In August 2010, the city Parks Department broke ground on a $12 million redevelopment of WNYC Transmitter Park, located at the end of Greenpoint Avenue along the East River in Brooklyn. The project, which was expected to take 18 months or so, includes an esplanade for "passive recreation" and 1.6-acres of open space on the waterfront. Some local residents have been frustrated with the slow pace of the redevelopment, but it's finally expected to open on Saturday, about six months late.

“The city needed a real kick in the ass,” 50th Assembly District Committeeman Lincoln Restler tells the Post. “Whatever work was done the past six months could have been done in weeks. We’ve already lost most of this summer to use it." Some locals were so fed up that they broke the lock on the gate in order to get in to use it, and the park appeared to many to be ready before summer even started.

Parks officials, however, said the safety railings weren't installed along the East River shoreline until last Thursday. And although the park will open this weekend, more work remains to be done. For one thing, the recreational pier stretching out from the foot of Kent Street won't be ready for several more months, and plans to convert the former transmission towers building onsite into a café with rooftop seating are also far from fruition.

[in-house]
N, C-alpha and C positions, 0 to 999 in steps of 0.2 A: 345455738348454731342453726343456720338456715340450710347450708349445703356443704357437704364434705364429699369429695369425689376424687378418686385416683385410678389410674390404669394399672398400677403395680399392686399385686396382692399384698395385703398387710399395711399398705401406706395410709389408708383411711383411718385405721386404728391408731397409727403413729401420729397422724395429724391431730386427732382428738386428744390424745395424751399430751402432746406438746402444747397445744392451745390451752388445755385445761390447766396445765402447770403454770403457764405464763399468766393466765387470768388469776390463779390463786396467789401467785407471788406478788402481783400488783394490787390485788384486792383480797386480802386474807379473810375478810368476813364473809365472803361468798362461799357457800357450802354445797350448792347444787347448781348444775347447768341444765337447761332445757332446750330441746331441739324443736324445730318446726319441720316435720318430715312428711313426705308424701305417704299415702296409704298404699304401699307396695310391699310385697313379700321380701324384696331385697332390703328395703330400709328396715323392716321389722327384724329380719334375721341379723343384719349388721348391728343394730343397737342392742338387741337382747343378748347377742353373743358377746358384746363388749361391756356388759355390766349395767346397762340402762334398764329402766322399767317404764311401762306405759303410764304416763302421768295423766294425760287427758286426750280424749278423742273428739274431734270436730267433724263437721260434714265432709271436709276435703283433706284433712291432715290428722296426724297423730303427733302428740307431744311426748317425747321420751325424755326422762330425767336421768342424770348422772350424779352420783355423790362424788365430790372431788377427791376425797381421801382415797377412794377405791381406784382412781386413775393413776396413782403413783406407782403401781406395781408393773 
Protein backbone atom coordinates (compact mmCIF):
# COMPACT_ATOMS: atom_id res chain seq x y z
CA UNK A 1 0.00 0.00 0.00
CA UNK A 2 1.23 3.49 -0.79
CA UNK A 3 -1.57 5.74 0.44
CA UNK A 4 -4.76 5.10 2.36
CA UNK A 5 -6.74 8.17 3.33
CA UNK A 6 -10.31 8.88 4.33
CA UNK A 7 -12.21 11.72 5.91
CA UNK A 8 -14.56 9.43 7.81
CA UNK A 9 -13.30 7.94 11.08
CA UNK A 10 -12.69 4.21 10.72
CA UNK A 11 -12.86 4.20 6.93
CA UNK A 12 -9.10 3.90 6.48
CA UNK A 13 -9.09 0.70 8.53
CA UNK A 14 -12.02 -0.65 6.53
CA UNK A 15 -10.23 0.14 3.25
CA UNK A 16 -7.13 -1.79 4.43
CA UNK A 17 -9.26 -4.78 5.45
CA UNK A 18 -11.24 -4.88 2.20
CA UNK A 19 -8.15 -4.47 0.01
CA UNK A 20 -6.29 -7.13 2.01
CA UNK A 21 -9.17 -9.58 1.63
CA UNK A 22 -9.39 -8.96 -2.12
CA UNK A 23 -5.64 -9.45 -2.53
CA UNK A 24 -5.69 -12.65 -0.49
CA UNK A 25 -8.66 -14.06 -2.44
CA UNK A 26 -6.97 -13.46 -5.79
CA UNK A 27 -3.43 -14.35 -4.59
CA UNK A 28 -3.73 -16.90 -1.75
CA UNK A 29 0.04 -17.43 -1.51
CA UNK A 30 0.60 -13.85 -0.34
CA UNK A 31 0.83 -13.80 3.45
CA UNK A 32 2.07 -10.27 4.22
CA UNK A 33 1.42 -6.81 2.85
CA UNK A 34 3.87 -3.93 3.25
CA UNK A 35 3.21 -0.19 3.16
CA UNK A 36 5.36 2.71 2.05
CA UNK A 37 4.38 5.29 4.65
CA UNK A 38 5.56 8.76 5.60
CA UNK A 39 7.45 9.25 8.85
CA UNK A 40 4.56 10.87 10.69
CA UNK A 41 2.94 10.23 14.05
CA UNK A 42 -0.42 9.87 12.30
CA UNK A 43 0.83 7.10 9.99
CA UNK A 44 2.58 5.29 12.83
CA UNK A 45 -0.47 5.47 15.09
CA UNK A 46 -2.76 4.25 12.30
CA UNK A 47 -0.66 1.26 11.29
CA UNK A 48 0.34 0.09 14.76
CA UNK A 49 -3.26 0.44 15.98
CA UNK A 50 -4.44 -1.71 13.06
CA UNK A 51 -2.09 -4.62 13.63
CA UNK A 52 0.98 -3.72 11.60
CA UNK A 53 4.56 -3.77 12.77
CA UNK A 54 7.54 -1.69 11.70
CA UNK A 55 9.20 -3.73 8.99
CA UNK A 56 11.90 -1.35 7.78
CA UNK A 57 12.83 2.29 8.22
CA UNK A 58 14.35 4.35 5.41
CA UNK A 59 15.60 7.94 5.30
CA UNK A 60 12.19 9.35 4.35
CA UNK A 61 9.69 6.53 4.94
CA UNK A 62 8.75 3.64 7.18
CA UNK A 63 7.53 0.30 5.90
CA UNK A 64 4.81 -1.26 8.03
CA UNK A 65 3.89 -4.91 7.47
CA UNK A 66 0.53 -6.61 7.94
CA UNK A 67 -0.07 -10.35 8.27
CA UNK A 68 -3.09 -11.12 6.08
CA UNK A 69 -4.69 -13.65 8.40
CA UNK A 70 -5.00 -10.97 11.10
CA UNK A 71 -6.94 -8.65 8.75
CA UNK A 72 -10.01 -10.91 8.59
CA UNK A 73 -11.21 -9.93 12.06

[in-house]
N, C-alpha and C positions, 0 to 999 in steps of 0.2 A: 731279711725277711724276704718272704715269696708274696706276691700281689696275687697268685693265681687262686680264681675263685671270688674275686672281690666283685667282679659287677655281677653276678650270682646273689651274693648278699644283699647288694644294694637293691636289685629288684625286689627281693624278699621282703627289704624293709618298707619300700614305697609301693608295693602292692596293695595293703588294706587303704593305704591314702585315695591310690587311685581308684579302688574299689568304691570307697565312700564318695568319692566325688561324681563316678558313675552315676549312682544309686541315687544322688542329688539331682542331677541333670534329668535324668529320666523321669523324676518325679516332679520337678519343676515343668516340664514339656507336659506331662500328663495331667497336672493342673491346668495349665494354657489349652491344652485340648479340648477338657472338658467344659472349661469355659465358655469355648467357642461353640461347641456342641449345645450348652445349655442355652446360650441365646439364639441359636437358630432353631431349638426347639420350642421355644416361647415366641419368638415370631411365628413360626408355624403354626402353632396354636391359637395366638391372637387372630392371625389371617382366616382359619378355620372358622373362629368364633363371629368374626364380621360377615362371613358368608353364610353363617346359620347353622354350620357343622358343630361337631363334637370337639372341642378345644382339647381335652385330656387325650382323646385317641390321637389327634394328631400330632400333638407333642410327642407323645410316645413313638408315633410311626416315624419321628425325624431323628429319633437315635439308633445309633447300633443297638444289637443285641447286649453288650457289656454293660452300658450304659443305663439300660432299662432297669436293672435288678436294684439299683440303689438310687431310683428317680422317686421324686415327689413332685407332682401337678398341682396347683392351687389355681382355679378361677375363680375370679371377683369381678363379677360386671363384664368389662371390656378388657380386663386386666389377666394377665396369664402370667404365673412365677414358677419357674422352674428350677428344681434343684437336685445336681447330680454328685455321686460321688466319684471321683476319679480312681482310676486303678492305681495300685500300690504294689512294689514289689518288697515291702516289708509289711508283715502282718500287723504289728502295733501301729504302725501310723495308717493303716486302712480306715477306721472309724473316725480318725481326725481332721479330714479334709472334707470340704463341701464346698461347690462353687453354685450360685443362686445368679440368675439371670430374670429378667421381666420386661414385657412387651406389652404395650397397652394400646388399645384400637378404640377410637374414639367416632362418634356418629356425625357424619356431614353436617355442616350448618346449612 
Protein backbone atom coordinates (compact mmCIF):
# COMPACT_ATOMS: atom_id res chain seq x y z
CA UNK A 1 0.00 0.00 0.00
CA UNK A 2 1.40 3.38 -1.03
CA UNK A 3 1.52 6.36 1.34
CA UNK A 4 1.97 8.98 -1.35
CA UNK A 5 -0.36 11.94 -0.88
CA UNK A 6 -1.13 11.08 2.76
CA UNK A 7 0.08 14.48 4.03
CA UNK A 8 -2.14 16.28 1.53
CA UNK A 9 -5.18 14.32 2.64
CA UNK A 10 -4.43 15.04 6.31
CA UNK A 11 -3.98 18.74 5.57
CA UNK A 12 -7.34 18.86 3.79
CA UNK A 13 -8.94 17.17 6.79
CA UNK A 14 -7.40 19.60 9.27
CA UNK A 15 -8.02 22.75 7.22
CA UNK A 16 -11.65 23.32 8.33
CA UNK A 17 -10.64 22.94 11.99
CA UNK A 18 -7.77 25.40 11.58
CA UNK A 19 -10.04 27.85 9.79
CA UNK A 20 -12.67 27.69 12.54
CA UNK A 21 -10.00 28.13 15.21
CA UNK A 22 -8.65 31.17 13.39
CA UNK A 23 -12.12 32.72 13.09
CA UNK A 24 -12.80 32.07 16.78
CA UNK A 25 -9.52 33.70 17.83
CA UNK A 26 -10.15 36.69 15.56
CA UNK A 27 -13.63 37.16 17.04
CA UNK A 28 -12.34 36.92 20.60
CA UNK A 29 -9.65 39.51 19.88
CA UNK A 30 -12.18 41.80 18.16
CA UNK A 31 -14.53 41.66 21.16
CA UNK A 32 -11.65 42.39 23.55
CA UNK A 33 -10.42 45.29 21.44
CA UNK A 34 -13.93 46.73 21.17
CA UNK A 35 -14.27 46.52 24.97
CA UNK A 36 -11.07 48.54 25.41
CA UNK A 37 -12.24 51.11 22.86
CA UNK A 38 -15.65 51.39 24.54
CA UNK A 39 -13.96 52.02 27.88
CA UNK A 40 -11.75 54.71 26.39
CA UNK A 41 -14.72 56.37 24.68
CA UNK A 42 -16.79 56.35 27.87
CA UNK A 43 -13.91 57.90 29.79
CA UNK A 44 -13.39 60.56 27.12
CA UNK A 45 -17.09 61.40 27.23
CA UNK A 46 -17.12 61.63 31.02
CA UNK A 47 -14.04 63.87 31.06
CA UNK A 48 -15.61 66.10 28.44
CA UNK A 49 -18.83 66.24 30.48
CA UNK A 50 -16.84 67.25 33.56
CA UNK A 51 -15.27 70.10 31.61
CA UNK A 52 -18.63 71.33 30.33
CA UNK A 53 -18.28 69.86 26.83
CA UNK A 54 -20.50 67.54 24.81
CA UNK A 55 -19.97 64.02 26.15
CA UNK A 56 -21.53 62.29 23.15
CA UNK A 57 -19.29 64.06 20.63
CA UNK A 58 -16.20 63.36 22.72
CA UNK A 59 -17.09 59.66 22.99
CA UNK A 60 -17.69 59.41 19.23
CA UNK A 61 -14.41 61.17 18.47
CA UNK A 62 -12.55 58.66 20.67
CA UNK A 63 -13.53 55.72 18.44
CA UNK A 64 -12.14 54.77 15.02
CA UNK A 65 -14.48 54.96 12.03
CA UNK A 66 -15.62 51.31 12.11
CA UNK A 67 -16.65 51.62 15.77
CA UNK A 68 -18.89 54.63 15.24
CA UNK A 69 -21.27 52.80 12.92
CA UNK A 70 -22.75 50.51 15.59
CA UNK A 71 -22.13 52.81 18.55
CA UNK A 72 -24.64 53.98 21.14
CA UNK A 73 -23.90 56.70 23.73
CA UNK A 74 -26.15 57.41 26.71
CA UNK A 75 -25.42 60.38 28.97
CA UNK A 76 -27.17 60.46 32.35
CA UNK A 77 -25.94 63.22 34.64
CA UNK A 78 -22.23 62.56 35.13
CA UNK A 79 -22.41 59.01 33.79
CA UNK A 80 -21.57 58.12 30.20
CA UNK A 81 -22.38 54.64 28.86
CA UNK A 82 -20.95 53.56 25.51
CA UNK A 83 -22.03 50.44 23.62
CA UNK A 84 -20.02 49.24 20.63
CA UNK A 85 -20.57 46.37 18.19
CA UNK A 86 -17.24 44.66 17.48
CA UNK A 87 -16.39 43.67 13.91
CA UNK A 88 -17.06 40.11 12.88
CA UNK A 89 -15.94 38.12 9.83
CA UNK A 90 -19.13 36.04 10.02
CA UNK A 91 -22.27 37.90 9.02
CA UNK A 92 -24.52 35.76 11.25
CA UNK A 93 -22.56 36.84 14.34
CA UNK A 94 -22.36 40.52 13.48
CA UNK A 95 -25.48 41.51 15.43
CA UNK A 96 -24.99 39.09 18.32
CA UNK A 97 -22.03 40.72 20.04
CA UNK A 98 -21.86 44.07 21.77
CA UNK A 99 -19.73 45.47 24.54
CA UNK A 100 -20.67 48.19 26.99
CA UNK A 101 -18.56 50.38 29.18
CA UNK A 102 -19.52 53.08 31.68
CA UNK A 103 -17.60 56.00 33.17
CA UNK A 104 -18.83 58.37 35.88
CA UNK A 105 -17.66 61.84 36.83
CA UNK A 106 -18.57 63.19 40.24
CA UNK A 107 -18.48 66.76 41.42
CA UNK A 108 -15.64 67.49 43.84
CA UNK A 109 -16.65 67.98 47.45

And the park amounts to just a small fraction of the 54 acres of parkland the Bloomberg administration promised North Brooklyn residents in 2005 when rezoning the waterfront to allow high rise condos. The luxury residential buildings have gone up, the promised waterfront park space is still undelivered.